30. 30. Boolean operators • OR truth table • If A is tainted – And B is equal 1, then the result is UNTAINTED because the result doesn‟t depends on the value of A. – And B is equal 0, then the result is TAINTED because A can control the result of the operation. A B A or B 0 0 0 0 1 1 1 0 1 1 1 1
  31. 31. Boolean operators • XOR truth table • If A is tainted,then all possible results are TAINTED indepently of any value of B. • Special case  A XOR A A B A xor B 0 0 0 0 1 1 1 0 1 1 1 0
  32. 32. Boolean operators • For the tautology and contradiction truth tables the result is always UNTAINTED because none of the inputs can can influentiate the result. • In general operations which always results on constant values produces untainted objects.
  33. 33. Boolean operators • and al, 0xdf AL tainted Range = [0..7] AND 0xDF Range = [6..7] 0xDF = 11011111 AL tainted Range = [0..4]
  34. 34. Boolean operators • Special case: xor al, al AL tainted Range = [0..7] AND AL UNTAINTED AL tainted Range = [0..7] A XOR A  0 (constant)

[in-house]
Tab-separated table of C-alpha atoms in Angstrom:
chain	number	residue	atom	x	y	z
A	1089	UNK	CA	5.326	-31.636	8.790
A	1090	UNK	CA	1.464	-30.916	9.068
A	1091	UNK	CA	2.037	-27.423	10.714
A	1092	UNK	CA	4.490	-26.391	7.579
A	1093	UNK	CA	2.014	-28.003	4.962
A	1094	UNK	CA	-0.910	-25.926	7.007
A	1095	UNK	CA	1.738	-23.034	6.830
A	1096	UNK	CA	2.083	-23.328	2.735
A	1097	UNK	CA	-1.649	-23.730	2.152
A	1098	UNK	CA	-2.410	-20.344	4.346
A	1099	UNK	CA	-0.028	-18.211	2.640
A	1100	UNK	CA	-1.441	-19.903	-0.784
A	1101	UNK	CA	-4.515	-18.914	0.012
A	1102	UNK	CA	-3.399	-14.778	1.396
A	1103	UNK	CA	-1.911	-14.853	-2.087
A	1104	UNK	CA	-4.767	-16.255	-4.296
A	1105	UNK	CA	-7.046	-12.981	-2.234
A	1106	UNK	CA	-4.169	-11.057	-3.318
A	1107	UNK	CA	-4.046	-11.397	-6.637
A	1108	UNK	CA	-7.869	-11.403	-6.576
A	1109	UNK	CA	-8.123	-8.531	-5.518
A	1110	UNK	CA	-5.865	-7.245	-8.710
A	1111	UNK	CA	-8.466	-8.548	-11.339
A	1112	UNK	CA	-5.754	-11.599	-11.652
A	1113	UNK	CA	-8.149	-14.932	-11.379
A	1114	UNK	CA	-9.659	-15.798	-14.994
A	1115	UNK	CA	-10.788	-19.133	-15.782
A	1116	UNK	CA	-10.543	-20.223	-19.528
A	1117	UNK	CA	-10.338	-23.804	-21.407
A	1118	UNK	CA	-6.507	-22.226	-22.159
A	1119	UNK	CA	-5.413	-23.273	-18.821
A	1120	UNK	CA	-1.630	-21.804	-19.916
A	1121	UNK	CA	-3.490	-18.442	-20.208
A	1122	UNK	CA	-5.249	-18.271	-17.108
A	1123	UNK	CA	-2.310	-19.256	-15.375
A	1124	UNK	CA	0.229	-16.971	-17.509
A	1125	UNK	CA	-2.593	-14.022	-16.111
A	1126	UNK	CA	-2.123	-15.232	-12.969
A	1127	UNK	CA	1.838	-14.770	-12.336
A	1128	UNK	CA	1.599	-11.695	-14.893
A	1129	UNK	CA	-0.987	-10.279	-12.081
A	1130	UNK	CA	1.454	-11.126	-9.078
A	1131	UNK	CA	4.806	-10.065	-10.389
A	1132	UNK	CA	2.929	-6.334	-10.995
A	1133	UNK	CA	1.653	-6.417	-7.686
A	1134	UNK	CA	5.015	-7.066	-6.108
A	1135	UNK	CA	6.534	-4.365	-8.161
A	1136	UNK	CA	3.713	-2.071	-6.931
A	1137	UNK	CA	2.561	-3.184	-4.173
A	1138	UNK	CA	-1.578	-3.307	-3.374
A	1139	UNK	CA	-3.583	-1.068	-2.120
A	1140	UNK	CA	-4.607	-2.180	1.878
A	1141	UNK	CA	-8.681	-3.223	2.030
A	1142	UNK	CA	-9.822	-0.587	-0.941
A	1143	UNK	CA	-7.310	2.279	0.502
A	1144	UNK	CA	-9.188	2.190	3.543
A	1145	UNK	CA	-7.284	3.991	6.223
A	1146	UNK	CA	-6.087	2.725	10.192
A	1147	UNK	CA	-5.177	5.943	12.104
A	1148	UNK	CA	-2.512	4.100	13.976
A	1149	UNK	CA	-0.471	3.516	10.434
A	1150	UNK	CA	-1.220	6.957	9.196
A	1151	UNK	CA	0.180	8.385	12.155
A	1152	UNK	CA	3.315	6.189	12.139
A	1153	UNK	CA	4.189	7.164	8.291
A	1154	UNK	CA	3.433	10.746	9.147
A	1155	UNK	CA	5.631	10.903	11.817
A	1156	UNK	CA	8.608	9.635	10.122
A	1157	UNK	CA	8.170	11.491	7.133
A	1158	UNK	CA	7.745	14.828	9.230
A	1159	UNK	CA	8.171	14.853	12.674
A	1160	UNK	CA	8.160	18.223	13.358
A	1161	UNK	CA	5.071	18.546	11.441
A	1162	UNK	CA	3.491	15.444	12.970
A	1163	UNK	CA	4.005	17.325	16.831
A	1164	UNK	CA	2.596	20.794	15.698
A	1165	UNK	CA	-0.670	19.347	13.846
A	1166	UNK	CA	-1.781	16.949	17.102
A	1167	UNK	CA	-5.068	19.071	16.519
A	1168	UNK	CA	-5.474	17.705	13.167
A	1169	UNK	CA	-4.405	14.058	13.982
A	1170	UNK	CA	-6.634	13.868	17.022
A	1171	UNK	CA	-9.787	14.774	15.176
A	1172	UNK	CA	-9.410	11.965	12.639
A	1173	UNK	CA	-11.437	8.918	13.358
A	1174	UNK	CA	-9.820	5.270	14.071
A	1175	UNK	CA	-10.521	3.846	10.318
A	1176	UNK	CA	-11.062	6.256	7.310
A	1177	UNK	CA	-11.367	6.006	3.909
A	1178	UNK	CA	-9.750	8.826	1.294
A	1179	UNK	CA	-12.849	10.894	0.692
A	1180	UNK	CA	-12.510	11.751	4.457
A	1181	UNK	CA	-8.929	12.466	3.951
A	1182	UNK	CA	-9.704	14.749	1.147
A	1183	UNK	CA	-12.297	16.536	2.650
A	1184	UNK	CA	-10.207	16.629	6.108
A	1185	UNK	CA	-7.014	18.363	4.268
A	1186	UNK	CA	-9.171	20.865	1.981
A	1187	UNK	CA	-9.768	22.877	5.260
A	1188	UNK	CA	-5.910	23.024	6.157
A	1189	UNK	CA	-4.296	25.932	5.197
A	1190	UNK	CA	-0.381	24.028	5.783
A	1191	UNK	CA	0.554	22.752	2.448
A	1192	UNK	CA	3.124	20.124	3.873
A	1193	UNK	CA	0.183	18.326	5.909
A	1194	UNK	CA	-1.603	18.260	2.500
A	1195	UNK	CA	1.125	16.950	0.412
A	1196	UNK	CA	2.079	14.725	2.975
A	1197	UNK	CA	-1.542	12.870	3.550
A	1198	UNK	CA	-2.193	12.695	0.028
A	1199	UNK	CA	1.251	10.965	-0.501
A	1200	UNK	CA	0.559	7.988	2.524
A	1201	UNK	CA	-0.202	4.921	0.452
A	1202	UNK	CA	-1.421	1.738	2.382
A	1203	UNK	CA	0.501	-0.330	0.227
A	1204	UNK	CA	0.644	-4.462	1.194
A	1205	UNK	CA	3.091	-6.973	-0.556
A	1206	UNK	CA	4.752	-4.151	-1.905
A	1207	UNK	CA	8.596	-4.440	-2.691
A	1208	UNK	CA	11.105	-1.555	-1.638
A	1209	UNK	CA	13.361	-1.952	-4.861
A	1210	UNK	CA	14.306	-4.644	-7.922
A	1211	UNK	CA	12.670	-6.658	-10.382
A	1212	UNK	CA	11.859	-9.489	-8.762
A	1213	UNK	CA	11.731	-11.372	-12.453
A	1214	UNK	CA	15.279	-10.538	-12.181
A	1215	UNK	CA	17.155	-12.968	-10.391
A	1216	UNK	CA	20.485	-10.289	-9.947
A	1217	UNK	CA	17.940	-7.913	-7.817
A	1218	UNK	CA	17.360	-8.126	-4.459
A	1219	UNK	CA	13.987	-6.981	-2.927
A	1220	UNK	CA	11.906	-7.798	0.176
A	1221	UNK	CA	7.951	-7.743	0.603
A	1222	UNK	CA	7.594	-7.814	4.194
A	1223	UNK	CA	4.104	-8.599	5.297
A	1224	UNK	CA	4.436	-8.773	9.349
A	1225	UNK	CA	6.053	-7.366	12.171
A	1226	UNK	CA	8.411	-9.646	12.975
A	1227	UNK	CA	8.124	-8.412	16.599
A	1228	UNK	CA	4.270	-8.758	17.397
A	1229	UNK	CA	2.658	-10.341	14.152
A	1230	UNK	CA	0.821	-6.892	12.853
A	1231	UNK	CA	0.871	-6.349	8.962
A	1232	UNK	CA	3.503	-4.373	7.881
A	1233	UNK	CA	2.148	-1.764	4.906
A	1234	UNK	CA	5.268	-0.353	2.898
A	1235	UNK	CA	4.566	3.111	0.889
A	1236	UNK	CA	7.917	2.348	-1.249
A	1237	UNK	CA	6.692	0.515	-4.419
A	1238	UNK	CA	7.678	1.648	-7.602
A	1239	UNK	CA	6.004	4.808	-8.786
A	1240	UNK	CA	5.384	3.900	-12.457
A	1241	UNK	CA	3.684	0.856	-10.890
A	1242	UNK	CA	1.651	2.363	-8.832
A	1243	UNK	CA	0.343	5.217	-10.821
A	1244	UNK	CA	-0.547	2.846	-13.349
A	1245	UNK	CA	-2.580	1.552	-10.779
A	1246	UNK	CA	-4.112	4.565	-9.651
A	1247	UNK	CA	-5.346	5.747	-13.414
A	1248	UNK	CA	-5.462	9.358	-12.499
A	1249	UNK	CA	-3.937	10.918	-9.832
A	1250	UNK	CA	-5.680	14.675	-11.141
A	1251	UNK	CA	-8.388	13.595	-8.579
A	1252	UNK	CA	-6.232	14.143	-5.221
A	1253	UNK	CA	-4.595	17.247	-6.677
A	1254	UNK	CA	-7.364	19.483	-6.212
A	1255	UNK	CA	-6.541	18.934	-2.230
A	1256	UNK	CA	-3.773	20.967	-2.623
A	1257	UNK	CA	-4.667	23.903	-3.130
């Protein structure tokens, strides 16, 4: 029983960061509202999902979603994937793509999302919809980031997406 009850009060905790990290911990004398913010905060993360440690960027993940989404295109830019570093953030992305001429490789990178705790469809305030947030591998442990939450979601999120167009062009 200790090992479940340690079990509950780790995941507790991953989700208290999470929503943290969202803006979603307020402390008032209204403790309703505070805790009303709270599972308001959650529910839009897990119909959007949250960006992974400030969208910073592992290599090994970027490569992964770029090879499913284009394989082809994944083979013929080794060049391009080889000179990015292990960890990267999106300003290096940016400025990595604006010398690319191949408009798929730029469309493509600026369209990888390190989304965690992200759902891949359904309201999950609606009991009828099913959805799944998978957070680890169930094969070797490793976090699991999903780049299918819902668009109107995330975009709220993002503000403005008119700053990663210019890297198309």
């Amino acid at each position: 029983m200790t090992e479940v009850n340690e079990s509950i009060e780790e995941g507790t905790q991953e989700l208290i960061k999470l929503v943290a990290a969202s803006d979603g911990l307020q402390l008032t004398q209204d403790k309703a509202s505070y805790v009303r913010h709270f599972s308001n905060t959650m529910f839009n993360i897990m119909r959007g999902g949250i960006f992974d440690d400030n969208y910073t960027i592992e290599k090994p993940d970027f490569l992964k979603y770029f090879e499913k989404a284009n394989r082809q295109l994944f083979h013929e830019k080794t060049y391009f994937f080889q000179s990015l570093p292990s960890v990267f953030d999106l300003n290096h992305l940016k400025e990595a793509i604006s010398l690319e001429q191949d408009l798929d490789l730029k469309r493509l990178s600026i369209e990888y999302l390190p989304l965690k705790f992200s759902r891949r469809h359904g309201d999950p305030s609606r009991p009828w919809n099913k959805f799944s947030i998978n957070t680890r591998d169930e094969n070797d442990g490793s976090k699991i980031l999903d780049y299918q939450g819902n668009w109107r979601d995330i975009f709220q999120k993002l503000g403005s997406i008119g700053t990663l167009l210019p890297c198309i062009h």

35. 35. Arithmetical instructions • add, sub, div, mul, idiv, imul, inc, dec • All arithmetical instructions can be expressed using boolean operations. • ADD expressed using only AND and XOR operators. • Generally if one of the operands of an arithmetical operation is tainted, the result is also tainted. • The affected flags in the EFLAGS register are also tainted.
  36. 36. String instructions • Strings are just a linear array of characters. • x86 string instructions – scas, lods, cmps, … • As a general rule any string instruction applied to a tainted string results in a tainted object. • String operations used to: – calculate the string size  Tainted – search for some specific char and set a flag if found/not found  Tainted
  37. 37. Lifetime of a tainted object • Creation: – Assignment from an unstruted object • mov eax, userbuffer[ecx] – Assignment from a tainted object • add eax, eax • Deletion: – Assignment from an untainted object • mov eax, 030h – Assignment from a tainted object which results in a constant value. • xor eax, eax
  38. 38. ADVANCED TAINTING Taint Analysis
  39. 39. Level of details • Some taint-based tools does not taint every object which is affected by a tainted object. • For example, TaintBochs doesn`t taint comparison flags (eflags zf, cf, of,...). Others taint at a byte-level. • This sometimes provides easy ways to bypass these tools. • This section deals with more „agressive‟ taint methods.